Guéret -> Châtelus-Malvaleix – 60kms
There’s good news, and bad news. First the good – Supawal has a new seatpost! He’s looking forward to riding the last stage, and has donned his best French kit to ride in. Now me – despite losing ground in the last few kms of both the earlier stages I’m still in line for 3rd on the podium in the over 40s category. Now the bad – the 1st and 2nd placed riders are so far ahead that it would take a mechanical or a miracle to catch them. Meanwhile there are quite a few ‘old fellas’ very close behind me. Which means it’s far from sewn up. Today is gonna be tough, no margin for errors or slacking if I want to hold my place.
Young Pricer has been telling me that he’s finding it difficult to judge pace. With his limited racing experience he’s used to doing laps, and knowing what’s coming next. I tell him that the most important thing is simply to ‘stick to the task’, work hard, concentrate, and not be disuaded. He’s got plenty of miles in his legs, it’s the last stage, all he has to do is let them out.
It’s an early start today. After a 5am breakfast, and a 7:30 round-up we’re riding behind the cars down to the 8am start in Guéret. The sun is shining, and it’s gonna be a hot one. We get a final briefing, then with a minimum amount of fuss, we’re off.
Tha pace is steady at first as we climb out of Guéret, then there’s a steep ramp that takes us to the first off-road section. The young guns sprint it, going like the finish was just around the corner. How do they do that? I go as hard as I can, trying to hold my place.
Next we’re on a shelf that runs the side of the hills. It’s fast sweeping roller coaster stuff. Bursting out onto the tarmac, and climbing again, there’s a rider glued to my wheel. Onto a long open track, still climbing, he comes past. It’s Pricer, and he’s going quick. Next Johnathan Cormier comes past. He taps me on the shoulder, I jump onto the small group he’s riding with.
Some steep tricky climbs now, and Johnathan has pushed on leaving three of us working together. A rider catches us from behind, now we are four. The big rider on the Cannondale is doing the lions share of the work, and he doesn’t like it. He’s a superfast descender, and every now and then he opens a gap, we claw our way back on.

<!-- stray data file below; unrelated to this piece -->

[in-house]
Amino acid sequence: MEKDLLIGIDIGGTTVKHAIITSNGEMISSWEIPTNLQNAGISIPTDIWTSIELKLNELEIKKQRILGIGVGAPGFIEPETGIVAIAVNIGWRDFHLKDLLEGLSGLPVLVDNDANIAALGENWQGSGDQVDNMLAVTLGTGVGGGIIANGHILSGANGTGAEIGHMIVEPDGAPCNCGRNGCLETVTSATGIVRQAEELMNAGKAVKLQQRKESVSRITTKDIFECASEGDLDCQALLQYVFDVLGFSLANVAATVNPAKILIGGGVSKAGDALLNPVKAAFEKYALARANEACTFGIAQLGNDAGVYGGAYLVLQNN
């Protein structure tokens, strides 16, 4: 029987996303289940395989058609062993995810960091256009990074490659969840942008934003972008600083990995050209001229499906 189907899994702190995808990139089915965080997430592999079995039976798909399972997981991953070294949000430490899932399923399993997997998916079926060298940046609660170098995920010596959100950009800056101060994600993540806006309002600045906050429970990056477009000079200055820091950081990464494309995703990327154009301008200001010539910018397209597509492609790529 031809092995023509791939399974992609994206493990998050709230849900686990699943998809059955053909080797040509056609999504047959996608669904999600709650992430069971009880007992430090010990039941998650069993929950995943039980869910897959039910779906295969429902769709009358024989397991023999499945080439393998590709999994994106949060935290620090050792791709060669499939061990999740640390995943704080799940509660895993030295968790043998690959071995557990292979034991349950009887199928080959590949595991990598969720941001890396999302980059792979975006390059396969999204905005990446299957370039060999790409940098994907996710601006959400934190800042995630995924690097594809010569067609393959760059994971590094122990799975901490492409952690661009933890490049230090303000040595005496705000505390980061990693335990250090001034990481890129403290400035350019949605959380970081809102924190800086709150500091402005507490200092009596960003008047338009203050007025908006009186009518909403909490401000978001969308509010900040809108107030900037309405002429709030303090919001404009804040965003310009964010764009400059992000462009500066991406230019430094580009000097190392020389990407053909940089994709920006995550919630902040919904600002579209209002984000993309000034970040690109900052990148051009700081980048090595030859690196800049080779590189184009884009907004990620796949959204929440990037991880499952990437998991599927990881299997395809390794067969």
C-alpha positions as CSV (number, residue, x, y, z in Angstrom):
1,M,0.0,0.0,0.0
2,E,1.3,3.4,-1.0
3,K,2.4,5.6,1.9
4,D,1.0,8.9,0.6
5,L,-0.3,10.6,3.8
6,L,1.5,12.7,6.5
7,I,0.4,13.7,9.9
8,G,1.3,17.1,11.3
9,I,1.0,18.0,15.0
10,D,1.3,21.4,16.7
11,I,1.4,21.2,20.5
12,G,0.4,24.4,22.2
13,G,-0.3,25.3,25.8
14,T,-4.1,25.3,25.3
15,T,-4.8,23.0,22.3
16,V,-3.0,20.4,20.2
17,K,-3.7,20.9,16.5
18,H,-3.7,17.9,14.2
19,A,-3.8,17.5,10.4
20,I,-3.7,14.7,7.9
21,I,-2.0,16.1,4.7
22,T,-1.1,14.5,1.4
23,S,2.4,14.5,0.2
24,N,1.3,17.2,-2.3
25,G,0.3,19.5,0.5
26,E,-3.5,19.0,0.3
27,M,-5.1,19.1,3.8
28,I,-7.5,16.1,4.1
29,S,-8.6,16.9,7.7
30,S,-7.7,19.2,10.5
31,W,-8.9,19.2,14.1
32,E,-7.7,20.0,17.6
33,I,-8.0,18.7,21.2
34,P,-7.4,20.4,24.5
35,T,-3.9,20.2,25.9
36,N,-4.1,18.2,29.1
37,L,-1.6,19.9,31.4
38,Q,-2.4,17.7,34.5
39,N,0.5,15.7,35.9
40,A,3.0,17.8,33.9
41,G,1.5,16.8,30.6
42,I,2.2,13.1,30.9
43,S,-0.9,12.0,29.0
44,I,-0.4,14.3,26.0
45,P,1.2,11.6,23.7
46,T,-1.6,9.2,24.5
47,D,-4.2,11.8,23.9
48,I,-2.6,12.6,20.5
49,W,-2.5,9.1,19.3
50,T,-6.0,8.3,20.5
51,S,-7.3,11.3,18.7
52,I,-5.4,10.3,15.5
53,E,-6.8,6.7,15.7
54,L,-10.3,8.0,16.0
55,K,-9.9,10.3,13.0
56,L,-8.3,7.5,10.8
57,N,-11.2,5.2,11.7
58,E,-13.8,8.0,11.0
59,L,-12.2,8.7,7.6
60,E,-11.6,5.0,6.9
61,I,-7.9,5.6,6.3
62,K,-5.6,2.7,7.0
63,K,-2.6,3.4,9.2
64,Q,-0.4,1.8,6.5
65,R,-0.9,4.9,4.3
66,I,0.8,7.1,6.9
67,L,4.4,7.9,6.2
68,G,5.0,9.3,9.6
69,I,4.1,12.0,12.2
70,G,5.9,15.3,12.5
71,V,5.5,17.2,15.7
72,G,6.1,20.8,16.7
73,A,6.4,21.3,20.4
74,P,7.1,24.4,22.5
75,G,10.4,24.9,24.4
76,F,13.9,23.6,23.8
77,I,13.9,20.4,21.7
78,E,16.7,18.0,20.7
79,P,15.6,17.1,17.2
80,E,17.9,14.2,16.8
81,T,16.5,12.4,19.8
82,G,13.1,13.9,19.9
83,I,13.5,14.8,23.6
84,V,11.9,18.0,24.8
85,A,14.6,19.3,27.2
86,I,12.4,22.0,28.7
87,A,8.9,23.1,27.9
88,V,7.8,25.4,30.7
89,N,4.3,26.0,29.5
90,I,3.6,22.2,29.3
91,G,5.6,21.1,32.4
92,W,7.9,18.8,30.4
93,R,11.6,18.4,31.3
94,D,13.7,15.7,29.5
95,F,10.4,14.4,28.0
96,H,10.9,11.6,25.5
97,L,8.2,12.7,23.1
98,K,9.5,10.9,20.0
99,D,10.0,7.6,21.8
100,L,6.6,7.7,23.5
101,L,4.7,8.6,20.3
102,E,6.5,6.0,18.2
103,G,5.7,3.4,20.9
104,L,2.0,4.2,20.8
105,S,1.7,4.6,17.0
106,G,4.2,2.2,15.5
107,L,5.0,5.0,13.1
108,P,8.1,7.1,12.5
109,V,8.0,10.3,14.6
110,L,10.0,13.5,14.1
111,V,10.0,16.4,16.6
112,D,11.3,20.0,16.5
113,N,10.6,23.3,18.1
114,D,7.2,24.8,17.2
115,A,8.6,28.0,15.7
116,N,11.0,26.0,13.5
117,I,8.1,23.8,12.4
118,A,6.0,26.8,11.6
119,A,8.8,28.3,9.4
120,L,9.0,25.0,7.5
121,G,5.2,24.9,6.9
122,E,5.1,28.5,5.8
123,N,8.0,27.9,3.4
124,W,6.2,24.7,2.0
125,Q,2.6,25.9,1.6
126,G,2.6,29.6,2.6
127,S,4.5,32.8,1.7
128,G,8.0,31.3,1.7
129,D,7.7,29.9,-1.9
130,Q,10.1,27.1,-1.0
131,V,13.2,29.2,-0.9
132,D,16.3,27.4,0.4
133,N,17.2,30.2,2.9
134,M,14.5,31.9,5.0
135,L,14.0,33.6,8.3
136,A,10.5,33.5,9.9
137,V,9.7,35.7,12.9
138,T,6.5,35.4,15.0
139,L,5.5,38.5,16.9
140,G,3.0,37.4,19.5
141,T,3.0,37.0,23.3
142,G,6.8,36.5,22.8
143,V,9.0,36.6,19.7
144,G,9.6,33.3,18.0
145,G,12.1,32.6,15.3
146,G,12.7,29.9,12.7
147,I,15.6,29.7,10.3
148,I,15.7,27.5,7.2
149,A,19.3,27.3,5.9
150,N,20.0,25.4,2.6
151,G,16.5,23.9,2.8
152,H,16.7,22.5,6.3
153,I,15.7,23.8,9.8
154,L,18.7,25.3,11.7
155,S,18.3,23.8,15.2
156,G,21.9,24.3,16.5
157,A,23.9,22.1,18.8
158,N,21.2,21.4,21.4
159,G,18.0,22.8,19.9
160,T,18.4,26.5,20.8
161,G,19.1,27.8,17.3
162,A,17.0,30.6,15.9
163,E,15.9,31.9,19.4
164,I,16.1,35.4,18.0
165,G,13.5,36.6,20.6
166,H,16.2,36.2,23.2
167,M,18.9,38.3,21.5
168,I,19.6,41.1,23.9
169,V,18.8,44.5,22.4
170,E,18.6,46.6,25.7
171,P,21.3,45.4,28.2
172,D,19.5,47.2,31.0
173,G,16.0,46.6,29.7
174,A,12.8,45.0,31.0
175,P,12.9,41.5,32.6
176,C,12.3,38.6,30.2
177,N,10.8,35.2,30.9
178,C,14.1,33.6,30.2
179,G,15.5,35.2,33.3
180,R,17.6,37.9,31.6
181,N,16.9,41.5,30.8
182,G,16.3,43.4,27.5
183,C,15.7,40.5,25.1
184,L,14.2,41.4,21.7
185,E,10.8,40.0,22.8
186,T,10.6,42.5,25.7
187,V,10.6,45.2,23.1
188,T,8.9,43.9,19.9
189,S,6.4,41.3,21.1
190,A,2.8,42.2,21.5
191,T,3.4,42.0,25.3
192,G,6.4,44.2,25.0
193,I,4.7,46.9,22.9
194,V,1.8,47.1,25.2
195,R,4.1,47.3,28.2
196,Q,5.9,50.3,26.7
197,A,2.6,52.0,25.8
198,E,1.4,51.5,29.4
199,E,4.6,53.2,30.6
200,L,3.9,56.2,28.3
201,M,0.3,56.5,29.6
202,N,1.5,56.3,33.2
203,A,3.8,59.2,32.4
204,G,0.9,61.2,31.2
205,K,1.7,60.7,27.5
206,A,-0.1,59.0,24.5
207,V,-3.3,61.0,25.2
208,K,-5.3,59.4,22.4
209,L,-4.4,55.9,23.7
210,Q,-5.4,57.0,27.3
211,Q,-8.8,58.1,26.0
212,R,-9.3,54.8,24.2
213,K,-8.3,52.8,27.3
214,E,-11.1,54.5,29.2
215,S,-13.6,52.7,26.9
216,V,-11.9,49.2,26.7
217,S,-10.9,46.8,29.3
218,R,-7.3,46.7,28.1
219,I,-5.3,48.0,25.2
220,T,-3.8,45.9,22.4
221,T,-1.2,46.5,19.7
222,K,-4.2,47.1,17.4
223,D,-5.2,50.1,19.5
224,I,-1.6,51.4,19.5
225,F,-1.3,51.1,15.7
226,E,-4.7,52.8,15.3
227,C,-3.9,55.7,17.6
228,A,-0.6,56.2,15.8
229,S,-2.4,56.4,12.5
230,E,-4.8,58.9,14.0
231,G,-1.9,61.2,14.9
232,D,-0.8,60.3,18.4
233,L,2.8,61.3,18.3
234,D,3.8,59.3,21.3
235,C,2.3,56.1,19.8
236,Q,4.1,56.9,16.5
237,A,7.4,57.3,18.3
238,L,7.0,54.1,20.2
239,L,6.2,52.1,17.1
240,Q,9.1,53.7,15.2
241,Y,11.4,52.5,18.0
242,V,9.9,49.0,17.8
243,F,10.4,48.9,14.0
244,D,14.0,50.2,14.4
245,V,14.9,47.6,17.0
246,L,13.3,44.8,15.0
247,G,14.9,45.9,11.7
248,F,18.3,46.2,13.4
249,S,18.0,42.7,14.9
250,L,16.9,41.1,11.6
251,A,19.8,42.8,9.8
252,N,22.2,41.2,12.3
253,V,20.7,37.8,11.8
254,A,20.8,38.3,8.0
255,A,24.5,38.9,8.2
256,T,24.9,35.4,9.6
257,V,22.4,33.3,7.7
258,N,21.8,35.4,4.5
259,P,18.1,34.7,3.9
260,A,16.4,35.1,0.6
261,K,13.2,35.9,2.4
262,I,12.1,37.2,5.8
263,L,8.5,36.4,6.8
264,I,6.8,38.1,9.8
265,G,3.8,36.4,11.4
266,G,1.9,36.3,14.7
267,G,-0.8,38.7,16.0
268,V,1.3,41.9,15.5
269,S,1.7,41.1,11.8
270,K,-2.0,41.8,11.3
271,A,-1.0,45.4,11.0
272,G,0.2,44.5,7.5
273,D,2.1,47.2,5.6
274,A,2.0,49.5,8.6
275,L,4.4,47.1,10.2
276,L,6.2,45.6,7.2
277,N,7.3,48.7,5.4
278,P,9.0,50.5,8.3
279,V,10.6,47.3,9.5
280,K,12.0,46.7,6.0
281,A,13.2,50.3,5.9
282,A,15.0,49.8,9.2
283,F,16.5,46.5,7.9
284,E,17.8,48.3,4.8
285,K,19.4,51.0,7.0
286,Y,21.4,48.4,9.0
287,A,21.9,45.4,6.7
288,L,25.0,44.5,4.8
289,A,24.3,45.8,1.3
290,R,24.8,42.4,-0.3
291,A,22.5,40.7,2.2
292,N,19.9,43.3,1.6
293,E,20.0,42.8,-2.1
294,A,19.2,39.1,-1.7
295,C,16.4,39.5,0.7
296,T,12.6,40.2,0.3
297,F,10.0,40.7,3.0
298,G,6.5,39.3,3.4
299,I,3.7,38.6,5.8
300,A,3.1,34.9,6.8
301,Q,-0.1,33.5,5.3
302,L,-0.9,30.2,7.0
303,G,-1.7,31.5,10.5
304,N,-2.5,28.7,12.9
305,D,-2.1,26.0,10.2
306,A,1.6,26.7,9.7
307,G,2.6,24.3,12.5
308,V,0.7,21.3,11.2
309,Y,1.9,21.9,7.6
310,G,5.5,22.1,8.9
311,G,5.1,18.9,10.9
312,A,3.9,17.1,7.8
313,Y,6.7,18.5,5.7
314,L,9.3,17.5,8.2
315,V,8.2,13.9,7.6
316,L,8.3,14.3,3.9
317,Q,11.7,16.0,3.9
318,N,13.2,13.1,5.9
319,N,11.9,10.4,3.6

Dropping out of the woods onto a fast farm track the big Cannondale rider has a good gap, and he’s going for it. We chase hard. He’s so busy trying to get away, and we’re so busy chasing him that we miss a turn. We fire straight on down to a road, there are no markings, now we know we have gone wrong. There’s nothing for it but to retrace our steps. It’s a blow, and my own words come back to haunt me, “stick to the task”. It’s too much for the big rider on the Cannondale, he falls to bits, disappears backwards, and is never seen again.
Back on course the three of us are working well together. We can see groups up ahead, and we’re gaining on them. We catch a rider from the VTT Gauriac club, he looks like a vet. One of our three is his team mate, but he rides right by him, I dunno what’s going on.
With over two and a half hours done we hit a long stony rutted climb. It’s baking hot, the sun is on our backs, all of a sudden I don’t feel so good. I’m staring at the wheel of the rider in front, sticking to the task with all the stickability I can muster. The younger of our three jumps to try and bridge the gap to the group in from. Me and the other fella can’t respond.
At the top of the climb there’s a welcome breeze, and a fabulous vista across the Creuse. From memory the stage profile shows a descent for the last 5kms, with a small climb to finish off. At last we start going downhill. It’s very fast, though not overly technical. Smooth fast trails puntuated with short boulder sections and zig-zag ruts. The odd water splash to cools me down. Some short tarmac sections, I crouch low, put my hand in the middle of the bars and pedal for all I’m worth. Every last half pedal turn counts.
A tricky section, I choose right, it’s wrong, I’m cross-rutted. My buddy sees it, shoots left, gets a gap and knows it. I’m suprised by the ferocity of the attack he puts in. Maybe he’s a vet, maybe he wants to take my third place. Powering along, Châtelus-Malvaleix comes into view, a sweeping singletrack brings us alongside the lake where we parked our cars forever ago. Up away from the lake towards the town centre, a short sprint of a climb, a right hander, a wall to climb! Spectators cheer, nearly there, I ride as hard as I can right up to the line. There’s a big cheer, as the commentator shouts “troisième’!